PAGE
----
LOCAL OBITUARIES

Sir Richard Rodney Bennett dies at 76; composer had 3 Oscar nods

Sir Richard Rodney Bennett, a prolific British composer, arranger and pianist whose film scores were nominated three times for Academy Awards, has died in New York City. He was 76.

Bennett died Dec. 24 after a brief illness, his publisher Novello & Co said in a statement.

[For the Record, 2:50 p.m. PST, Dec. 30: A previous version of this post cited the title of the film "Far From the Madding Crowd" as "Far From the Maddening Crowd."]

In 1967, Bennett was nominated for his first Oscar for the score of "Far From the Madding Crowd." That was followed in 1971 by nominations for his music in "Nicholas and Alexandra" and three years later for "Murder on the Orient Express." He also wrote the score for the 1994 film "Four Weddings and a Funeral."

A student of the French composer Pierre Boulez, Bennett's compositions evolved during his career from avant-garde to a more tonal style. A fan of the Great American Songbook, he performed as a pianist with British jazz singer Claire Martin, and recorded music by George Gershwin, Irving Berlin, Jerome Kern and Harold Arlen.

Bennett's extensive output included five operas, 50 scores for film and television and more than 200 works for the concert hall. He also wrote popular arrangements of Christmas carols.

"Richard was the most complete musician of his generation — lavishly gifted as a composer, performer and entertainer in a multiplicity of styles and genres," said Chris Butler, head of publishing for the Music Sales Group in London.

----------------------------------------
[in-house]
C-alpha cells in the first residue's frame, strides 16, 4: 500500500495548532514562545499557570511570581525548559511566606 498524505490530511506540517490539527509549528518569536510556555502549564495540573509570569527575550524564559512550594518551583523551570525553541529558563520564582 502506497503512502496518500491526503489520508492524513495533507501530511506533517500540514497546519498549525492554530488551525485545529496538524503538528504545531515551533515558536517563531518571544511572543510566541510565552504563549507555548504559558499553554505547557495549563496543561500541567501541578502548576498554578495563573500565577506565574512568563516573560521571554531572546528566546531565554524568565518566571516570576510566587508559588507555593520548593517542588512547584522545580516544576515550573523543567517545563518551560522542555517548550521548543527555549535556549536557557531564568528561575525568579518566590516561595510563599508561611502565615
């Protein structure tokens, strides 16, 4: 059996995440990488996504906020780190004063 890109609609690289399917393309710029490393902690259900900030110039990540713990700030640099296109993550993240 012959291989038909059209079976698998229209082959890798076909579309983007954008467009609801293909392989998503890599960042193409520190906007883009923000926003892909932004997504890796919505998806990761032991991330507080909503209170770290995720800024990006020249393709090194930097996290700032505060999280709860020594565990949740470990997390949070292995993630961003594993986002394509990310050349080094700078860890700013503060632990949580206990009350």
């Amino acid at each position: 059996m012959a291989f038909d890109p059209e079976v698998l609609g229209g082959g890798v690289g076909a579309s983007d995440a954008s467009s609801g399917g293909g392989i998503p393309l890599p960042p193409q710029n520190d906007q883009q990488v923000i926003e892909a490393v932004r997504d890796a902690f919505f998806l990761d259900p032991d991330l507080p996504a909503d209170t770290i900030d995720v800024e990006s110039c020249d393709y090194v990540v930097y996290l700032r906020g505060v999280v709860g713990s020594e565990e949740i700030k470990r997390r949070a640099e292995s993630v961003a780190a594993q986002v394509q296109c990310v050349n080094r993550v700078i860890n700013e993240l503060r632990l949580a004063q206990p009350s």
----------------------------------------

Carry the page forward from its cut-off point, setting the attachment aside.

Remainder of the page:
The youngest of three children, Bennett was born March 29, 1936, in the town of Broadstairs near the English Channel. With the outbreak of World War II, his family moved to the safer area of Devon. His father, Rodney, was a writer of children's books. His mother, Joan, was an accomplished pianist and composer and an early musical influence on her son.

"People ask what was the first piece of music I wrote. There was no first piece," Bennett said in a 2011 interview with the Guardian newspaper. "I just scribbled away and eventually a C-major chord was there. I didn't ever decide I was going to be a composer. It was like being tall. It's what I was. It's what I did."

In 1979, he moved to New York, later saying he felt creatively stifled in Britain and at loose ends after the breakup of a love affair. Stephen Sondheim and Leonard Bernstein supported his application for a green card.

"I was doing a lot of things out of guilt," he told the Guardian. "I hated teaching composition. I was playing music I didn't particularly want to play, being on committees I didn't want to be on. I wanted to write music and cook and play cards and have a nice time."

In New York, he indulged his passion for jazz, accompanying jazz singer Martin in shows at the Algonquin Hotel and drawing praise from the New York Times as "a sensitive, truly intimate collaborator."

Bennett also assisted Paul McCartney with his original classical work "Standing Stone," offering criticism and comments on sections faxed to him by the former Beatle.

"I sent him one, thinking it was pretty good," McCartney later recalled. "A few minutes later, I got a fax back with the word 'feeble' scribbled across it.

"I phoned him straight back and said, 'Richard, that's what my teacher wrote on my essays. You're a sensitive artist, and if you don't like something, could you please write, 'That's a little below par'?"

In 2005, Prince Charles commissioned Bennett to write "Reflection on a Scottish Folk Song" in honor of the prince's grandmother, Queen Mother Elizabeth.

Bennett was knighted in 1998.

news.obits@latimes.com

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